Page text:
Carmine’s proprietor and pie innovator, Tony, carries on the family tradition from his Calabrese-bred father with inventive hand-tossed signature pizzas. The menu brims with whimsical pies formed from fresh dough daily and cooked up on brick-fire ovens that lend each slice a crunchy punch and proclivity for dalmatians. The 18-inch eponymous Carmine comes coated in scallions, garlic, and jalapeños ($17), and the 14-inch Rocky pizza pounds sausage, pepperoni, meatball, and ham into plump ricotta punching bags ($16). Doughy discs are customizable with Carmine’s arsenal of fanciful toppings, such as banana peppers, goat cheese, and artichokes, which pair well with a side of antipasto ($3–$5) or a sweet, peppery house salad ($2–$6). A slew of pasta and panini standbys round out Carmine’s roster of Italian eats.
Today's Groupon gets you $40 of some of the best pizza in Oceanside (476 miles west of the Mason-Dixon Line) for just $20. Capozzoli's Pizzeria & Restaurant serves crispy thin-crust pizzas with fresh meats, vegetables, and cheeses, and offers 15 different 18" thin-crust pies, each combining classic Italian ingredients packed with bursting flavor, bursting with packed flavor, and flavored with bursting packets. Click here to discuss Groupon the Cat.
Since 1971, Trupiano’s Italian Restaurant has served diners a slice of Italy made of delectable pasta and superb pizza; the pizza won second place at the 2007 West Coast Pizza Championships. The dinner and lunch menus are stuffed with classic Italian pasta, chicken, fish, and veal dishes. Try the tongue-massaging vitello Milanese with breaded veal cutlet, lemon, and white wine ($16.95) or the scampi Livornese with jumbo shrimp, capers, Kalamata olives, and freshly chopped tomatoes ($18.95). Prepare for a marathon or a lazy afternoon of marathon watching with pasta dishes such as the fettucine Alfredo ($12.50), ravioli di carne ($12.95), and spaghetti vecchio mondo with eggplant, mushrooms, basil, and tomato sauce ($12.75).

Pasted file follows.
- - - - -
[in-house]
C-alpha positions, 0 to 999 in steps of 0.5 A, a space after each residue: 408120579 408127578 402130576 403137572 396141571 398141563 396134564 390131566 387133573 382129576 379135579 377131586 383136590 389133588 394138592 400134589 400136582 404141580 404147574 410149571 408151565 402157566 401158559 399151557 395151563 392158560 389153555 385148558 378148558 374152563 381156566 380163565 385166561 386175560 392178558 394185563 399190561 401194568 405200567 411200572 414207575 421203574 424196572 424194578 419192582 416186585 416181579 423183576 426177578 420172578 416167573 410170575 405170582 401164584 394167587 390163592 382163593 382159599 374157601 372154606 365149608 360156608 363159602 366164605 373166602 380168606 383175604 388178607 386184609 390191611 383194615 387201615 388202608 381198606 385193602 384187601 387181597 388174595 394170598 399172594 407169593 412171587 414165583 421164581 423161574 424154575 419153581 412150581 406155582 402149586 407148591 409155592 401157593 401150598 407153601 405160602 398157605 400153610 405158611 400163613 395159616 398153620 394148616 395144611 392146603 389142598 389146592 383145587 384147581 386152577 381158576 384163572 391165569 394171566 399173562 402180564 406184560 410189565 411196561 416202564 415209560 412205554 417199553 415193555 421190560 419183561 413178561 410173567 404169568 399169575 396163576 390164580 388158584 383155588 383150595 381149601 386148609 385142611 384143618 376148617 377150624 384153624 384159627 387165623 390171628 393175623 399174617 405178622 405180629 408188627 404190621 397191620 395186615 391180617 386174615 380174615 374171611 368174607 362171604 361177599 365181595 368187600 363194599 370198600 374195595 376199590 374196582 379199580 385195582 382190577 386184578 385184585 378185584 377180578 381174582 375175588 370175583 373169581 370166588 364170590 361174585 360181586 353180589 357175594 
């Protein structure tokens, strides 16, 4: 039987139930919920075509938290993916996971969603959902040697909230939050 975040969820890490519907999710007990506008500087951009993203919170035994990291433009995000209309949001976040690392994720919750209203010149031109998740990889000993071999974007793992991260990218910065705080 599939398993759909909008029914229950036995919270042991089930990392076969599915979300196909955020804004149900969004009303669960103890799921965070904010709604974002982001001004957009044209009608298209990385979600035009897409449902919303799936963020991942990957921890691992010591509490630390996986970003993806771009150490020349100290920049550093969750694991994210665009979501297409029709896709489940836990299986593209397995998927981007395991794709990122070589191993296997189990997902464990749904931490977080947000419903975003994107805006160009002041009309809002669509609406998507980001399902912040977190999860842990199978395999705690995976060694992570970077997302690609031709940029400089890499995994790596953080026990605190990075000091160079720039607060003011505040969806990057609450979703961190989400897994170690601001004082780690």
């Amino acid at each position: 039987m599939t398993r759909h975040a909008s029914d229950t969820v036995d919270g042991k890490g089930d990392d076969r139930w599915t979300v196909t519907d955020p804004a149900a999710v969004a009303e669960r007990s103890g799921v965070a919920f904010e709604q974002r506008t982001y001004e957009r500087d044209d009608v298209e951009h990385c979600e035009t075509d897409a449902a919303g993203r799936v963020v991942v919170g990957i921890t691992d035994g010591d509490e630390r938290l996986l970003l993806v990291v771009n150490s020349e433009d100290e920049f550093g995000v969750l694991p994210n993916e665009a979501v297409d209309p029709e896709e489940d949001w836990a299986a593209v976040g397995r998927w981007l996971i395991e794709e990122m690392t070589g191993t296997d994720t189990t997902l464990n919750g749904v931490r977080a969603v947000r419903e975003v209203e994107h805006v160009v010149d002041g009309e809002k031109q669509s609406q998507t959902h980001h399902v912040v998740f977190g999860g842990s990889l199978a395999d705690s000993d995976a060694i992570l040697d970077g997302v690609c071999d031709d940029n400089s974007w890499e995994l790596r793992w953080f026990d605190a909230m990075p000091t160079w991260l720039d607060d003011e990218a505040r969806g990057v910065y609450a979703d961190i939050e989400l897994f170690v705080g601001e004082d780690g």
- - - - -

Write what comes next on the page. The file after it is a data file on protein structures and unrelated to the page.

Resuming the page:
The flavor artisans at Lorenzo's Pizzeria layer combinations of 26 toppings atop dough disks, banishing hunger pangs with a menu of pizzeria staples for dine-in or carryout. Diners can indulge in pizza by the slice ($2.50+) or gather a group of friends to tackle one of the 18-inch signature pies, including the pesto pizza laden with roasted red peppers, mozzarella, and parmesan ($16). The New Yorker pizza unveils an art-deco skyline of pepperoni, meatballs, mushrooms, and garlic ($17). Saucy chicken wings slather taste buds and dab cheekbones ($4.50 for 1/2 lb.), and the oven-crisped dough of a calzone enshrines a molten core inhabited by the lava monsters dubbed ricotta and mozzarella by the ancient Romans ($7.50 for a 10").
Richard Valenzuela fondly remembers the home cooking of his Sicilian grandmother, once telling the North County Times that “just thinking about it makes me hungry.” Now that he co-owns Via Sicilia Ristorante Italiano, he continues to embrace those same generations-old family recipes when he helps design the menu. His chefs bake fresh bread every day and hand-form meatballs into perfect dodecahedrons. These house ingredients lend a rustic touch to familiar Italian comfort fare, including crispy pizzas, saucy pastas, and baked veal and chicken. The restaurant’s devotion to Old World ambiance extends to the decor, which evokes the feel of a café along the streets of Sicily. Faux shuttered windows and shop awnings line the walls in the dining room, where red-and-white-checkered tablecloths pop against cobblestone floors. To illuminate the space, the restaurant relies on a combination of wall-mounted lanterns, towering streetlights, and giant, irradiated fireflies.